Deliveries of CFM International Leap engines more than halved across the first nine months of the year, falling to 622 against 1,316 in the same period a year earlier.
French aerospace giant Safran, which is a 50:50 partner in the CFM joint venture with GE Aviation, says 172 Leap engines were shipped in the third quarter, down from 455 a year earlier.
The engine joint venture also delivered 123 CFM56 powerplants during the nine-month period, 39 in the third quarter, against respective figures 327 and 69 a year earlier.
Safran also recorded deliveries of 13 PowerJet SaM146 engines for the Sukhoi Superjet during the quarter, which it produces jointly with Russia’s United Engine.
However, Safran says engine utilisation rates have inched up, mainly driven by Chinese domestic airlines.
As of 25 October, weekly Leap fleet cycles were down 15% year-on-year, up from a 23% reduction at the end of July, while CFM weekly cycles were 48% lower, up from 52% at end-July.
Safran says that activities across the group have edged up, particularly in Septmeber “since the trough reached in [the second quarter]”. Improvements were particularly noticeable in civil engine services and OEM sales.
Revenue in the three months to end-September dropped by 44.5%, to €2.71 billion ($3.16 billion), or 42% on an organic basis. Income from the propulsion division – which includes the CFM activities – fell by 45.9%, although Safran’s helicopter turbine unit reported a modest increase.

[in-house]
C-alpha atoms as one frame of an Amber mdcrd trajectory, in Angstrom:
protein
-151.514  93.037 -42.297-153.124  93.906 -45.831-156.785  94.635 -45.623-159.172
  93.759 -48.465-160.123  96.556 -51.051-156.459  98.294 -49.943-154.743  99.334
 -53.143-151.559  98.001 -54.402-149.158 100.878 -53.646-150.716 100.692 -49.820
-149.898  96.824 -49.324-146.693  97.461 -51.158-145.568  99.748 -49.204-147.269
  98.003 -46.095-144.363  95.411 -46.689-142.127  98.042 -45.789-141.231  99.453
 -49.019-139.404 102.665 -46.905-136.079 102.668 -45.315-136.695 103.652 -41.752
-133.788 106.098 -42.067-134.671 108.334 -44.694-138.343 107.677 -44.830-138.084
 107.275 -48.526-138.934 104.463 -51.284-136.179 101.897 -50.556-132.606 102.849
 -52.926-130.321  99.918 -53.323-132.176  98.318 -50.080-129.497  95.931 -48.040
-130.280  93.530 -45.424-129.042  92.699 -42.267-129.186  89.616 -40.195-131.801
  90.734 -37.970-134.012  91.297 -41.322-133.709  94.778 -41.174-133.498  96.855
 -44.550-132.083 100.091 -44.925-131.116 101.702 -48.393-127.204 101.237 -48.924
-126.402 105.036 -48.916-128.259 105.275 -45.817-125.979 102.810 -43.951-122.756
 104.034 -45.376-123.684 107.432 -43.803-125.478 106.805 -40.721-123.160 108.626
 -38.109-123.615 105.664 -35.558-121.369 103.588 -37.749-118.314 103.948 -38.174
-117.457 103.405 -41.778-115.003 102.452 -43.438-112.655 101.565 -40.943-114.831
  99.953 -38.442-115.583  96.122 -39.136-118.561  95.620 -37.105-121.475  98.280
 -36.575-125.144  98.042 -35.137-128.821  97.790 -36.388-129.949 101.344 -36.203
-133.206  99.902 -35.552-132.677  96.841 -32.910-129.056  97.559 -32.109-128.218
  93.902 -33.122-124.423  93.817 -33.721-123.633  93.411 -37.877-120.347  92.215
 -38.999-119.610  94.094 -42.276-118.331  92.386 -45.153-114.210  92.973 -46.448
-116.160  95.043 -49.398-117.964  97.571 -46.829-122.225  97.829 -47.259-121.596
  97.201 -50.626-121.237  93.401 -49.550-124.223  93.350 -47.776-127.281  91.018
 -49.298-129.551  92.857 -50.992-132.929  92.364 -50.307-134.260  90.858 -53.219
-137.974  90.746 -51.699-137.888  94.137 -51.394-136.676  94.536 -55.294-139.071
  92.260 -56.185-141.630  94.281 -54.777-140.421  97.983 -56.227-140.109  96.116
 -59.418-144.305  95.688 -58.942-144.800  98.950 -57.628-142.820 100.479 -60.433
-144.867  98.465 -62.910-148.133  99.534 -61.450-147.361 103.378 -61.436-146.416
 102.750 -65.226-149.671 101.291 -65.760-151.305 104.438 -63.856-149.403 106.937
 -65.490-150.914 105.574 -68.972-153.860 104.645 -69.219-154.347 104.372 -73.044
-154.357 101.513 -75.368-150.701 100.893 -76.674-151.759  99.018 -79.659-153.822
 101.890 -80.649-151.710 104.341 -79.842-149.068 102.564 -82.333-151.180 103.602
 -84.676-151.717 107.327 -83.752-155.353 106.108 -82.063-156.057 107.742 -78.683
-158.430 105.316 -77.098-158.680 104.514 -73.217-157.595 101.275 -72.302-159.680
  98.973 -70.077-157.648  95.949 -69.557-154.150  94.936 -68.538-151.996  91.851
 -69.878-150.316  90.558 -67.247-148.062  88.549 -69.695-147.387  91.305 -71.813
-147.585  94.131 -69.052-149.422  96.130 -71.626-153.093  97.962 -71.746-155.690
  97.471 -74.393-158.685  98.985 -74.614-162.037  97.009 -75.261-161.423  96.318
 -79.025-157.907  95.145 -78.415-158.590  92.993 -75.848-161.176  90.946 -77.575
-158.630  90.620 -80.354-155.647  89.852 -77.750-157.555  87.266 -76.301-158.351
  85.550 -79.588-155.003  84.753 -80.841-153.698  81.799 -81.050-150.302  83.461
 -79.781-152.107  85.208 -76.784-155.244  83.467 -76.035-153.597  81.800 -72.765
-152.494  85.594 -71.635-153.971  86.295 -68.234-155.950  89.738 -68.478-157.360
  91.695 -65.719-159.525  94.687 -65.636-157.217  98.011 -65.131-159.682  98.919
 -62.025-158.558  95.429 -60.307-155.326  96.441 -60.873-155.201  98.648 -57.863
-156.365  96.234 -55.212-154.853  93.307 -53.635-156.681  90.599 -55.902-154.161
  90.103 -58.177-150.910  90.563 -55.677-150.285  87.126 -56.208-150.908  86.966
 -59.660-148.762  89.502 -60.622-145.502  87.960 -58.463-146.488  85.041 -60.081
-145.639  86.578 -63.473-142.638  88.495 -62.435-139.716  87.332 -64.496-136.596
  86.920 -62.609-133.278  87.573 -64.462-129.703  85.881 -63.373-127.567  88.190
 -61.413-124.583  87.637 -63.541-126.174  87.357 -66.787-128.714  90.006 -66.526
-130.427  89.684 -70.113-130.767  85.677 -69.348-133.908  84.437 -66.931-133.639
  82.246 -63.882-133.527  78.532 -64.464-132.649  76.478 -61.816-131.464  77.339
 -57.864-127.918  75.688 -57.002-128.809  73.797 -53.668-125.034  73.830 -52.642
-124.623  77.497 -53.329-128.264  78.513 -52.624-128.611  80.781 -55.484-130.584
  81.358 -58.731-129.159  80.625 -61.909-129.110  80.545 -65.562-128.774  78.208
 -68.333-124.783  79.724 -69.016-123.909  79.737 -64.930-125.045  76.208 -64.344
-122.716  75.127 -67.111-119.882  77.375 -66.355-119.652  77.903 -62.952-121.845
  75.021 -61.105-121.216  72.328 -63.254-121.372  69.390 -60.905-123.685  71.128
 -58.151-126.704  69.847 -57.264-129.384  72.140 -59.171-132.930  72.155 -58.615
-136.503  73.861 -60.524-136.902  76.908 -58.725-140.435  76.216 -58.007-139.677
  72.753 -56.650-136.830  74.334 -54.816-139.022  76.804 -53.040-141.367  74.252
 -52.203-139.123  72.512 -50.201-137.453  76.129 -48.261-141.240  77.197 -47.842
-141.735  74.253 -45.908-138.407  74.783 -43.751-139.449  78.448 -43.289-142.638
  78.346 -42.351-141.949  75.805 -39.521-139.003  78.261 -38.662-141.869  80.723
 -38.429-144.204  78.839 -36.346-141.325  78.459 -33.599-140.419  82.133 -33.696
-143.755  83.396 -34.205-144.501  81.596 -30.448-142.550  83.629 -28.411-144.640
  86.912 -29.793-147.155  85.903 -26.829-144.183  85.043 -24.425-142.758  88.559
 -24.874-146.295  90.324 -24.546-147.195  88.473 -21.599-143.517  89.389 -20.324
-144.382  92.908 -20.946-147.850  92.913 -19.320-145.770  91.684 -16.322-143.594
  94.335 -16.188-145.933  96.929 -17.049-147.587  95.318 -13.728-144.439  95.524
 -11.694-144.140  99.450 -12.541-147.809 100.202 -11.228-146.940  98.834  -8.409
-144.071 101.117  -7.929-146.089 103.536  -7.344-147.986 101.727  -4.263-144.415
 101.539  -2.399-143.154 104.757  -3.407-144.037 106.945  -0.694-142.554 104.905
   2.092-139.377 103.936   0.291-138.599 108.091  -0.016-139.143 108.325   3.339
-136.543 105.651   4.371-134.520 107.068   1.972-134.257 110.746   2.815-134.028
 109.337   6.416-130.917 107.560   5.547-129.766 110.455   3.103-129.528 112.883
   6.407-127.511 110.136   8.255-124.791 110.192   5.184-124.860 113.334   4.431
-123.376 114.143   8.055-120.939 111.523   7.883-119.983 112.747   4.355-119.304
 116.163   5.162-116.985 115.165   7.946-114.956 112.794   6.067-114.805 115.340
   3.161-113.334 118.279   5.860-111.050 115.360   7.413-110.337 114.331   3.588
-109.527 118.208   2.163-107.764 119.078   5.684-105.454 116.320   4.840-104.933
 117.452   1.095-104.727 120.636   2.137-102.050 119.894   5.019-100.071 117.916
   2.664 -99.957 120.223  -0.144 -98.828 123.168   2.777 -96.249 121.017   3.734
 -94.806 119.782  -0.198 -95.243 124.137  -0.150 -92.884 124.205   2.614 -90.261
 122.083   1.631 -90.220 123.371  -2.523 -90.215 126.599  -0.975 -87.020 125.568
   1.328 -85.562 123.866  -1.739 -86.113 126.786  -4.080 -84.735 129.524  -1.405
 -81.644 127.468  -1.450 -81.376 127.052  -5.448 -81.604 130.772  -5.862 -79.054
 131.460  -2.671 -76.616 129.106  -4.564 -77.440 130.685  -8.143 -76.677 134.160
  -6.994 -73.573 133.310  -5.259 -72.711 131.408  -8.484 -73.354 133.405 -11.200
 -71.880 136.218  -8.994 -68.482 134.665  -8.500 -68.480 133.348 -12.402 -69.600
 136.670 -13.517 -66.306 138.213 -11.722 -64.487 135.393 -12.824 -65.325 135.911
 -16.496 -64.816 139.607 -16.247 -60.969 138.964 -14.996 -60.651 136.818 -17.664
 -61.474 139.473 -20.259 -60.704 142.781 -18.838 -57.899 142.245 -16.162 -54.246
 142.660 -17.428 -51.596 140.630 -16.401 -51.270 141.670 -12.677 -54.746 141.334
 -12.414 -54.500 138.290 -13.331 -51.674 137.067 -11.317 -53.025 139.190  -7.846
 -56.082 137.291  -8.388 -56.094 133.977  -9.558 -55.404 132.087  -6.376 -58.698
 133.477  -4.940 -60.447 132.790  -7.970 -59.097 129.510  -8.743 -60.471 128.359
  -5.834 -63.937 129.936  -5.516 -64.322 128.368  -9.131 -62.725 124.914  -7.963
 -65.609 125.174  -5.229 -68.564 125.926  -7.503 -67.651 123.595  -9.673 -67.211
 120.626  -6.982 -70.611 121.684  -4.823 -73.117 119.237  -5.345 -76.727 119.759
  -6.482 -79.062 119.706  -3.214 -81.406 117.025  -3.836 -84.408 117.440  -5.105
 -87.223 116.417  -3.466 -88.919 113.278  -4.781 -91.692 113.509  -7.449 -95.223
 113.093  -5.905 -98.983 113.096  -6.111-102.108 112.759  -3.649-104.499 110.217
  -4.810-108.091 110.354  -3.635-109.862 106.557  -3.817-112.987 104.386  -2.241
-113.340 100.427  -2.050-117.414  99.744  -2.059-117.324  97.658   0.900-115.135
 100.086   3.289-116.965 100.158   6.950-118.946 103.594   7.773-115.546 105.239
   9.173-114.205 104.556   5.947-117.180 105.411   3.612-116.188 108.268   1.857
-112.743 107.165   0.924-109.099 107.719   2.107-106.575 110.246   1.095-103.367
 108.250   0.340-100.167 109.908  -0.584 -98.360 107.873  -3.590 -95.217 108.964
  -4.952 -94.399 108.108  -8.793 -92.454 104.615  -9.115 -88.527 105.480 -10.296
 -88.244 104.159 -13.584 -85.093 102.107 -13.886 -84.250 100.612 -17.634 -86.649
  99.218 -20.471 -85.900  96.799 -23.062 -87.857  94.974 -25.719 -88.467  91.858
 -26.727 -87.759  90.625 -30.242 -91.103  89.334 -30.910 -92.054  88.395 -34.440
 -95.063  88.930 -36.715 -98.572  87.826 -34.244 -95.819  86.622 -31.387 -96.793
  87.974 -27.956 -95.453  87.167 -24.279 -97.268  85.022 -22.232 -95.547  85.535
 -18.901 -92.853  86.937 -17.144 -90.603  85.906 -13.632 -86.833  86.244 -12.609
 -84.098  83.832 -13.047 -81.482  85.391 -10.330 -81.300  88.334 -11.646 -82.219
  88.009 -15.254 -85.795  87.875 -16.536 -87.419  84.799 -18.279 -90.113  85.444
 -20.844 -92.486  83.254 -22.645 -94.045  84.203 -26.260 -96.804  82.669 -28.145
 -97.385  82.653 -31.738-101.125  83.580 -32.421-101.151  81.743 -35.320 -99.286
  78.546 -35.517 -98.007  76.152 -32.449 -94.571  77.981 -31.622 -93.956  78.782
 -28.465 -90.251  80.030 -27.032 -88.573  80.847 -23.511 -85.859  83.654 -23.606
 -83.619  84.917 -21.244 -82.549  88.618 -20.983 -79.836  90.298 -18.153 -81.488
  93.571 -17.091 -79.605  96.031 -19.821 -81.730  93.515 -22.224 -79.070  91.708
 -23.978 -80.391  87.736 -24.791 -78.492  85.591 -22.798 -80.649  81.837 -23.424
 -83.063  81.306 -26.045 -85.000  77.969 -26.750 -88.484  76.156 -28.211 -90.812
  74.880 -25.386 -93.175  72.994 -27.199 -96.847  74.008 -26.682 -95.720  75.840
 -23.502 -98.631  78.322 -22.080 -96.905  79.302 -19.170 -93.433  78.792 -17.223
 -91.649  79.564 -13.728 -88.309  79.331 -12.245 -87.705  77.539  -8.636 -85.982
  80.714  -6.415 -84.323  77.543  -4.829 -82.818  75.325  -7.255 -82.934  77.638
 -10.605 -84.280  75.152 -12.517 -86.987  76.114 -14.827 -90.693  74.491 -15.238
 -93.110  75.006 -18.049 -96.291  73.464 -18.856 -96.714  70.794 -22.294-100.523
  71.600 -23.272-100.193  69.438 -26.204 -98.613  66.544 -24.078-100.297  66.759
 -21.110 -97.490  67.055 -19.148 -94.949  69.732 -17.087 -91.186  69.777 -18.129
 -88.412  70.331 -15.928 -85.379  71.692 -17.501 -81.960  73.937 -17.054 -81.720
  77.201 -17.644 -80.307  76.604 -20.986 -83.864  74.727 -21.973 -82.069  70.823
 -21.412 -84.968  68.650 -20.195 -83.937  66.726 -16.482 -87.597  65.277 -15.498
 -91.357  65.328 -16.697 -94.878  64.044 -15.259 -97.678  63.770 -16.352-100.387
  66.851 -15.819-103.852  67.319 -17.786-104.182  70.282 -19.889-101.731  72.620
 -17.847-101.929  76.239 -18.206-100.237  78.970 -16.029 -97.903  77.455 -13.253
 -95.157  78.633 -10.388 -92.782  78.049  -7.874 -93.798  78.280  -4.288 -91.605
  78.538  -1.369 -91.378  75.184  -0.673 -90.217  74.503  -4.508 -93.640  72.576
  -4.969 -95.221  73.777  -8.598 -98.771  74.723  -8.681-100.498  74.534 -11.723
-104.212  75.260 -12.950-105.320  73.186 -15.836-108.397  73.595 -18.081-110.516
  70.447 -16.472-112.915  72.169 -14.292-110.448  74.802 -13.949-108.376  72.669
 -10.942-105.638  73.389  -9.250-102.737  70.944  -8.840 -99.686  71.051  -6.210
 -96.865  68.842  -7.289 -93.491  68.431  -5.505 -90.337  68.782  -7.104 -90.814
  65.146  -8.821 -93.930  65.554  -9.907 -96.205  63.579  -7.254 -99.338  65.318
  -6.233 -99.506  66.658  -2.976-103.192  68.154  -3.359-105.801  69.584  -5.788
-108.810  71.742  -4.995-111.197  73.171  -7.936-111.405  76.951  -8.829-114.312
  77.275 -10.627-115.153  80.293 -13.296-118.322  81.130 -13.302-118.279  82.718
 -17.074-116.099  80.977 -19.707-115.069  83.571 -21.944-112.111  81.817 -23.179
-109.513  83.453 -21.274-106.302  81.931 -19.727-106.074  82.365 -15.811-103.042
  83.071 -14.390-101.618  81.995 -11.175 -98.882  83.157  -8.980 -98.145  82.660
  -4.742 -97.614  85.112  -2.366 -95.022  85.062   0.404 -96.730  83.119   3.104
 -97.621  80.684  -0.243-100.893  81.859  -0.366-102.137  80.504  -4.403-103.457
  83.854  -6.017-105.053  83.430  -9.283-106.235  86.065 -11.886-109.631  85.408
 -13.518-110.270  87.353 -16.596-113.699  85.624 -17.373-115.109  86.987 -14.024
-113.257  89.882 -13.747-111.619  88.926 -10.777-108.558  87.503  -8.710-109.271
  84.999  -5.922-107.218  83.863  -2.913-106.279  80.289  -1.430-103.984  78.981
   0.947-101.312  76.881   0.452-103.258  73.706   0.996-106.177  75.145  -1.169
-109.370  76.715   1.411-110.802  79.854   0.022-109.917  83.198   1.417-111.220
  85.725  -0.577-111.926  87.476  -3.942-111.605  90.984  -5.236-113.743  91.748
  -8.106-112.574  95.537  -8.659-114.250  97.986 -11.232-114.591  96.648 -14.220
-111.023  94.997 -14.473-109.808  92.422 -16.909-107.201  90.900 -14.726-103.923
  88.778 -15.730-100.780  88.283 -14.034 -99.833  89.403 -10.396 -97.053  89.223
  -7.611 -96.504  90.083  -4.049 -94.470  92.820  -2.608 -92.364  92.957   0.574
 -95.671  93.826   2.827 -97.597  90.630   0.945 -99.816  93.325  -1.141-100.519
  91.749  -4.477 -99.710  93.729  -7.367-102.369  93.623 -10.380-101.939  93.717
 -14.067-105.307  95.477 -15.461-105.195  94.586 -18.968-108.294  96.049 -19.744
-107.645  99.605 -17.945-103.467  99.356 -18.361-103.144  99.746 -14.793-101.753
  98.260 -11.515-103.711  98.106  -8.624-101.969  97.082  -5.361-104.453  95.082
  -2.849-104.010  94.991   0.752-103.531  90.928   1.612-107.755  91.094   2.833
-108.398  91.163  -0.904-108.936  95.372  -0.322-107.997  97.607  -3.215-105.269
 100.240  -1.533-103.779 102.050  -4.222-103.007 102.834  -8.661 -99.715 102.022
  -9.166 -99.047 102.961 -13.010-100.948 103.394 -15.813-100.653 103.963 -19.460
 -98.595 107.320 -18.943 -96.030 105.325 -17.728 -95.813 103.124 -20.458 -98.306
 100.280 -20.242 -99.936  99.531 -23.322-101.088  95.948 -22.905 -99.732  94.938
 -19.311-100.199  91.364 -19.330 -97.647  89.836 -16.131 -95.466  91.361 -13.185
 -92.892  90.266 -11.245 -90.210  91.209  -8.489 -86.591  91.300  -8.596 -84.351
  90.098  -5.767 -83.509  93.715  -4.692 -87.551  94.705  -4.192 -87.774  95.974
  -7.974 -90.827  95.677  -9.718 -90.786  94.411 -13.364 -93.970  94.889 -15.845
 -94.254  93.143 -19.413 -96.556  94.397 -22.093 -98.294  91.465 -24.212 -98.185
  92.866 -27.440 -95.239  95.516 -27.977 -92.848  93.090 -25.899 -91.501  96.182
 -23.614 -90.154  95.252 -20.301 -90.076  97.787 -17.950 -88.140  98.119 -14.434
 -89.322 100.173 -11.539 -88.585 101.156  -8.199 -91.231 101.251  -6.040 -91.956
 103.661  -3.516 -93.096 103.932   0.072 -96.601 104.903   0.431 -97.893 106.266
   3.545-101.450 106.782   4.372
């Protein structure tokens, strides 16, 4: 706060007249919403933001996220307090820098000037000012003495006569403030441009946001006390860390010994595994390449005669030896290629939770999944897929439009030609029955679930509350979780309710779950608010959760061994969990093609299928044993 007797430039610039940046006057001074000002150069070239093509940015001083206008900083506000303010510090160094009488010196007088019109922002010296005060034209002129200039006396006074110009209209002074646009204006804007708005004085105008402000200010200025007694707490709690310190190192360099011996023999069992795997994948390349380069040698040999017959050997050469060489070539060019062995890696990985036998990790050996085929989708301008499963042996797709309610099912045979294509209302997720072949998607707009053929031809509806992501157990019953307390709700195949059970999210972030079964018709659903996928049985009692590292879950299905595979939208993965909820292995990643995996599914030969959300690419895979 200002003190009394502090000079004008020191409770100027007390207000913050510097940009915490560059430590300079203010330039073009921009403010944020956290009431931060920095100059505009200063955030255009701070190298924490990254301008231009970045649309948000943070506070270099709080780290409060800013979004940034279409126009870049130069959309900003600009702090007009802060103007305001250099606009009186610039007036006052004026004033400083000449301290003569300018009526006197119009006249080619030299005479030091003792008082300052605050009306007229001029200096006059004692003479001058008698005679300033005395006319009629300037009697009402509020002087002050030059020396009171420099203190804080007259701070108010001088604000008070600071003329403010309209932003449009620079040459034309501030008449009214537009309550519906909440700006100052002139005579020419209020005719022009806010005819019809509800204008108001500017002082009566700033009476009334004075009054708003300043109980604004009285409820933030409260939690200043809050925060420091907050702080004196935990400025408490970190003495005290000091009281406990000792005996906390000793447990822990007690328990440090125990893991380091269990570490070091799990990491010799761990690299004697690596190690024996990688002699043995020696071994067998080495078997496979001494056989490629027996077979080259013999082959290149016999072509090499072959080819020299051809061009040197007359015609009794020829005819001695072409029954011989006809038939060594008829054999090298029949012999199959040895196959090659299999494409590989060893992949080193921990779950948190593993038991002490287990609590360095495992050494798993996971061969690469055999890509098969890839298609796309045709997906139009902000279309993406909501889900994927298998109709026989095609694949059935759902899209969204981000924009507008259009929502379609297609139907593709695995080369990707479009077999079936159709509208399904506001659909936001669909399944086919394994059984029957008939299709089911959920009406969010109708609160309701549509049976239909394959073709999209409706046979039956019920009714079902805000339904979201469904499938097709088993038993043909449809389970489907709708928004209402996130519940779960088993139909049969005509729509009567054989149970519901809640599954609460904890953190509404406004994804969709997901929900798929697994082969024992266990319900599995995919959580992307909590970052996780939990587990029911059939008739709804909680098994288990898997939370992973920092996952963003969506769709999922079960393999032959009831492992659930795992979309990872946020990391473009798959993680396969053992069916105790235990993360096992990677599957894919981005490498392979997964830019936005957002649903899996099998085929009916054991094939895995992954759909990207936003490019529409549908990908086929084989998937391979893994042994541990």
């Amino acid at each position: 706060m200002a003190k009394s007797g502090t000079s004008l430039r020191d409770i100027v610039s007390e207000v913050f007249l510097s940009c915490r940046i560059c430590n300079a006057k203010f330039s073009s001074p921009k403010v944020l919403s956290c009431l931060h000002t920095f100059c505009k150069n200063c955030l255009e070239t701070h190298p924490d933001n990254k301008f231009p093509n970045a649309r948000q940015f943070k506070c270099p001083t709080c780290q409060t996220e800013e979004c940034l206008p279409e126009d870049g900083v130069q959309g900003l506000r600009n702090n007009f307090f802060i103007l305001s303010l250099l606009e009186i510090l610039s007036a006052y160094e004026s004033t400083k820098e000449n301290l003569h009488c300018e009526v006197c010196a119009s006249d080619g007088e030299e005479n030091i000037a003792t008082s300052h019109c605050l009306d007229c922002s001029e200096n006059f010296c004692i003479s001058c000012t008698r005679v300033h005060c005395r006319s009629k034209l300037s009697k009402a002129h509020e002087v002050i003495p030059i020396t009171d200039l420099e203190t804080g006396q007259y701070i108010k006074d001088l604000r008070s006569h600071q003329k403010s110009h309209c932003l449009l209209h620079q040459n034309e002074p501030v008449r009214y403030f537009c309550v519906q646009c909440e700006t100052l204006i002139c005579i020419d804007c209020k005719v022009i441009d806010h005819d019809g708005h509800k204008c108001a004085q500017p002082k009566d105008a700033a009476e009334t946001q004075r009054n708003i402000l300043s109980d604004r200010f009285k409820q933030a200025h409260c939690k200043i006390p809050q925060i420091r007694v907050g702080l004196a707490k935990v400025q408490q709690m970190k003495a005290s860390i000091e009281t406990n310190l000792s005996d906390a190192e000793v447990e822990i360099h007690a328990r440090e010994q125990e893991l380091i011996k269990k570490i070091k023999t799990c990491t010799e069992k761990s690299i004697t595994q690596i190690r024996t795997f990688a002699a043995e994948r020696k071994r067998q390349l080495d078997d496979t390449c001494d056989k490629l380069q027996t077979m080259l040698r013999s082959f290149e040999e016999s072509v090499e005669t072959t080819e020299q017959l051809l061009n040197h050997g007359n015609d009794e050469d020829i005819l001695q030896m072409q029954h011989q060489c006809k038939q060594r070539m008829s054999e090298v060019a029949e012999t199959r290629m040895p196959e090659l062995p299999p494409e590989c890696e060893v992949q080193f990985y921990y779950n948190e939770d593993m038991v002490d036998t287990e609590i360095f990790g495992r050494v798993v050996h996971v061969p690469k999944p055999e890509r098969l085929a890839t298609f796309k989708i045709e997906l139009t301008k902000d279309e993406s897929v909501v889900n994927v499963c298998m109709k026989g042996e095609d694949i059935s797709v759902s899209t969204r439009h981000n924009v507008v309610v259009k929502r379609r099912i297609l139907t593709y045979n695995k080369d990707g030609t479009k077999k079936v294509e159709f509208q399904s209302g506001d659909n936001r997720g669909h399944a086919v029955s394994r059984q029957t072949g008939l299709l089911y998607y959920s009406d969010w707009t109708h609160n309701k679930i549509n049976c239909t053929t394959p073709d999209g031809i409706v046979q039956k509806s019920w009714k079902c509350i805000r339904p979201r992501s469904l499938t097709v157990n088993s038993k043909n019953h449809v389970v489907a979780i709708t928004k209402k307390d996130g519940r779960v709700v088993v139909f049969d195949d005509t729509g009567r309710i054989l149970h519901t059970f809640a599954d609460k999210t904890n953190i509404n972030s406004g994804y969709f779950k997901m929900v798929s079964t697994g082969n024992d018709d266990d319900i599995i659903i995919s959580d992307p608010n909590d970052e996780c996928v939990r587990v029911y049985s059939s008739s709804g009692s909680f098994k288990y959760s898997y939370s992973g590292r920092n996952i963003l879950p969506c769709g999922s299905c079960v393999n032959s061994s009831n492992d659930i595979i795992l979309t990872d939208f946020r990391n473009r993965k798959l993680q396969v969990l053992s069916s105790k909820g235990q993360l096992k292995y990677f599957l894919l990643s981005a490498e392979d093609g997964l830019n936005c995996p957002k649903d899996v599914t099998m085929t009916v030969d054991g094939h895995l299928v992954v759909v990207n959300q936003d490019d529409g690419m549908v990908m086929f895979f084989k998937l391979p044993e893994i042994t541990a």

Over the nine-month period, group revenue fell by 33.2%, to €12.1 billion, while propulsion revenue fell by 37%, to €5.6 billion, from €8.88 billion a year earlier.
Aircraft interiors were a particularly bleak part of the market; revenue fell by 55.7% during the quarter with the decline led by the cabin and seating business; for the nine-month period, divisional revenue fell by 41.6%
Safran says there have been few order cancellations for its interior products from the OEMs, but “airlines rescheduled their retrofit programmes from 2020 to 2021 and beyond”.
There was a slight improvement over the previous quarter, it says, although says that “unlike other divisions, Aircraft Interiors showed a decrease in activity in September”.
However, during the quarter Safran won new work to provide business-class seats for a US airline’s Boeing 787s. It was also selected by an Asian airline for economy seating on its future Airbus A321s, plus business-class seats on its 787s.